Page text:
Forget the eCard. Say no to Santa emojis. A simple greetings card is still the best means of sending a message to a loved one – and there’s time to get yours in under the wire
Words Mary-Jane Wiltsher
This is your final call. Royal Mail advise that tomorrow, 20th December, is the deadline for Christmas post, and you’ll need to stamp your cards First Class. Happy to fork out on express delivery? You have until Friday 21st.
In my experience, there are three schools of thought when it comes to the festive greetings card. First, there are the Die Hards (Die Cards?) à la Pam Shipman in Gavin & Stacey, who post their Yule Tide mail weeks in advance so that the recipients have plenty of time to enjoy the contents. These are invariably the same people who send family newsletters about Benjamin’s geography degree at Hull Uni and Aunty Kay’s bunion op. The abominable snowman himself couldn’t stop these diligent scribes from getting their meticulously addressed goods in the post box.
Then there are the Could-Try-Carders (guys, it’s cracker joke season), who like the idea of sending cards, but invariably negate to write them until the third week of December, and have to spend a small fortune on postage to get them in under the wire. These people might be nostalgic analogue types (paper! Stamps! Quaint!) or pioneers of the minimalist Christmas message (Dear Ted and Jane, Merry Christmas, from Bob and Sue). I’m a confirmed Could-Try-Carder and send a streamlined 20 cards to my nearest and dearest. This happens after a lot of frantic WhatsApping to confirm postcodes because, in true millennial form, I don’t own anything as practical as an address book.
Finally, there are the Card-Done-Bys. The non-believers. For these people, handwriting is a tiresome task to be disregarded in the manner of New Girl’s Schmidt – “you’re listening to the radio and writing with a pen, what decade are we in?” They will instead gift you with a turkey-filter Snapchat or a VoiceNote quote-along to Elf. After all, why write a paragraph when you can send a Santa emoji?
I came across a lot of non-believers while WhatsApping friends for their postcodes last week. Aged 25-30, their responses ranged from sweetly stunned to outright perplexed: ‘Oh amazing! I was just saying how I wish people still sent Christmas cards’, or ‘Babe, don’t worry, I’m seeing you at the pub later?’
They aren’t alone. In 2017, the total number of Christmas cards sold – including individual and multi-pack – dropped by 10 million. That’s part of the bigger and well-documented pattern of declining postal volumes. For 2018, Royal Mail reported that addressed letter volumes fell by 7% in the first half of the financial year, compared with an expected decline of 4% to 6%.
But those figures only paint part of the picture. The 10 million drop, put into context, is actually just 0.01 per cent, and in a 2017 Royal Mail survey, 80% of respondents said they would rather receive a printed Christmas card over an e-card. According to the Gift Card Association, Brits are especially partial to a card, buying more per person than any other nation at an average of 33 each a year. Indeed, the GCA report that the UK card industry is acknowledged to be ten years ahead of the rest of the world in terms of design, and that no other country has such a tradition of card sending or card display in the home.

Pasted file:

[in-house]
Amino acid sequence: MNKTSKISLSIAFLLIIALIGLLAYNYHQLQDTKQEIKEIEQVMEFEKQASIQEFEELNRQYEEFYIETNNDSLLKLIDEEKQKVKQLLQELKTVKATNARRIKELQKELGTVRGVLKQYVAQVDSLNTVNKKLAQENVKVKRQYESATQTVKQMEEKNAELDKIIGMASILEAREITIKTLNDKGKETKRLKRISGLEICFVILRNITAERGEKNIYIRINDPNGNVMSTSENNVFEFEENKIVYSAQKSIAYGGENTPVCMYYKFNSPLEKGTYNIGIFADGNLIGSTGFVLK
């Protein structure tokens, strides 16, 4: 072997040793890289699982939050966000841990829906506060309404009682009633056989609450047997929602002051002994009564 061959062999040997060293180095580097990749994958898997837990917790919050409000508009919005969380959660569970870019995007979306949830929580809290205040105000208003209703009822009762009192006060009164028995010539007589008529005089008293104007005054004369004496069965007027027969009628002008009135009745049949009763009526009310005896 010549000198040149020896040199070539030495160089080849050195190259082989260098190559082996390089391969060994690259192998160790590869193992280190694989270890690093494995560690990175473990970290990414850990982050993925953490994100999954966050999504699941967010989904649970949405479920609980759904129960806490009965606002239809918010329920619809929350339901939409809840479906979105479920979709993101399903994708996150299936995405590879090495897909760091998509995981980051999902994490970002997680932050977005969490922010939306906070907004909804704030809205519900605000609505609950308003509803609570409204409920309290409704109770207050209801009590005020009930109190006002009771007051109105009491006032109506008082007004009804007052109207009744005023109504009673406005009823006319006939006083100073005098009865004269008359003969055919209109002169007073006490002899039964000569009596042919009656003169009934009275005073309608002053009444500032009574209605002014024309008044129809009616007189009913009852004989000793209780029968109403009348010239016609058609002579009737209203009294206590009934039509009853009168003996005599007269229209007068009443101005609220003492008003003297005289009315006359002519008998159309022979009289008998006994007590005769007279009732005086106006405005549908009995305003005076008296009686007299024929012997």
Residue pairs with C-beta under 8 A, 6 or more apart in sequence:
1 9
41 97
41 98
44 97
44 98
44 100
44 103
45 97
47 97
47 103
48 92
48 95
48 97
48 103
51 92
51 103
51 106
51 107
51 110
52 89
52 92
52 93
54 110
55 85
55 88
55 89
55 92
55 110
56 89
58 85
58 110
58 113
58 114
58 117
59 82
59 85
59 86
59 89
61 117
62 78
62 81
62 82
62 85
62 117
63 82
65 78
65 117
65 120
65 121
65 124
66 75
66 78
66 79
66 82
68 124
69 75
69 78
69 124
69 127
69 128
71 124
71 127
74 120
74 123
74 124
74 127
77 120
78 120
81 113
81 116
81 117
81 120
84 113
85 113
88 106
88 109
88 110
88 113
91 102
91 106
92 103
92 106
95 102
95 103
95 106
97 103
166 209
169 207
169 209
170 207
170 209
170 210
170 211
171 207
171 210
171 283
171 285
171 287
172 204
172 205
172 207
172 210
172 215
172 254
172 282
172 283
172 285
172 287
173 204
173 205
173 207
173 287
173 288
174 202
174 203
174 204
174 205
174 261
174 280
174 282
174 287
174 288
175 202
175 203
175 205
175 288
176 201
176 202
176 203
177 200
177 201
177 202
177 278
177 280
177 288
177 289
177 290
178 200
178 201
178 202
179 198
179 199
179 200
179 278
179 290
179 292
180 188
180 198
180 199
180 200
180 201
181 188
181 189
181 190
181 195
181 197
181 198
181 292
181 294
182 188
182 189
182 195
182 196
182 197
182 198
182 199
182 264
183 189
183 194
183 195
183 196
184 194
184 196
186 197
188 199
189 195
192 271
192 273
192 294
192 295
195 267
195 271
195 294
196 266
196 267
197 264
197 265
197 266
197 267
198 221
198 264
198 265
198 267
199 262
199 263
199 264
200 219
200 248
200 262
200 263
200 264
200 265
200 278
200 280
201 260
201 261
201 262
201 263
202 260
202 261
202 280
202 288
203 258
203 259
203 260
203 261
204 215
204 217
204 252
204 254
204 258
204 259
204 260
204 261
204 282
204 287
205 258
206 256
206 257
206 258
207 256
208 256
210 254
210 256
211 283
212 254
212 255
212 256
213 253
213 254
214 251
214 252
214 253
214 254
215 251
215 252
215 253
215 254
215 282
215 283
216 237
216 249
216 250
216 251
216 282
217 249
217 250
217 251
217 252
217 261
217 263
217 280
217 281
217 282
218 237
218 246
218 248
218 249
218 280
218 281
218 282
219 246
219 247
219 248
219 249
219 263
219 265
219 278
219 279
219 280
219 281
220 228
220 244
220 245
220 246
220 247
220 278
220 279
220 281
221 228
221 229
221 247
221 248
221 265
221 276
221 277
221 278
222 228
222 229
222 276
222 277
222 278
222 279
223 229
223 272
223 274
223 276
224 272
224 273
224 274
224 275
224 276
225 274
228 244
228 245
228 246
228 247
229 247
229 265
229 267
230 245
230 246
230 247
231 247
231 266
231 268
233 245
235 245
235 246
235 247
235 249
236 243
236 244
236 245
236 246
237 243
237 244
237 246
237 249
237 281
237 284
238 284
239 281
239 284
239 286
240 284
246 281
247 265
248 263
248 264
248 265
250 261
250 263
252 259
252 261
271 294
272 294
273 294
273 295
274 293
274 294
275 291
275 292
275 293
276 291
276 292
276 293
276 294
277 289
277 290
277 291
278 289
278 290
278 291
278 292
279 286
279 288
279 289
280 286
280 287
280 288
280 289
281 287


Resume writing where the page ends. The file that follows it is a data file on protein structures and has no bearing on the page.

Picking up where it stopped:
We’re also spending more on cards despite buying less of them, which has helped them survive the digital age. GCA figures show that UK consumers spent £184 million on 105 million individual cards in 2018, £15 million more than in 2015.
It seems that in an era of apps and Bitmoji avatars, a simple card is still viewed as the best means of sending a personal message to a loved one – a sign that the novelty of real, physical post has intensified in a digital landscape.
And that’s cheering for all sorts of reasons. One is the money that Christmas cards raise for good causes – the GCA estimates that £50m is raised through the sales of charity Christmas cards each year.
Another is the power of a small gesture. However brief – or lengthy – the message within, a Christmas card speaks of thought given and time spent. It’s a five-minute diversion into a charity shop on your lunch break. It’s a quiet half hour at your kitchen table, plucking and peeling jewel-coloured stamps. It’s the smell of fresh paper. It’s navigating a biro instead of autocorrect. It’s time spent away from your phone screen.
While you may be cutting it fine for international post, there’s still time to snap up a multipack, wheedle out your least blotchy pen and get yourself to a post box.
Happy scribbling – a paperless Christmas isn’t on the cards any time soon.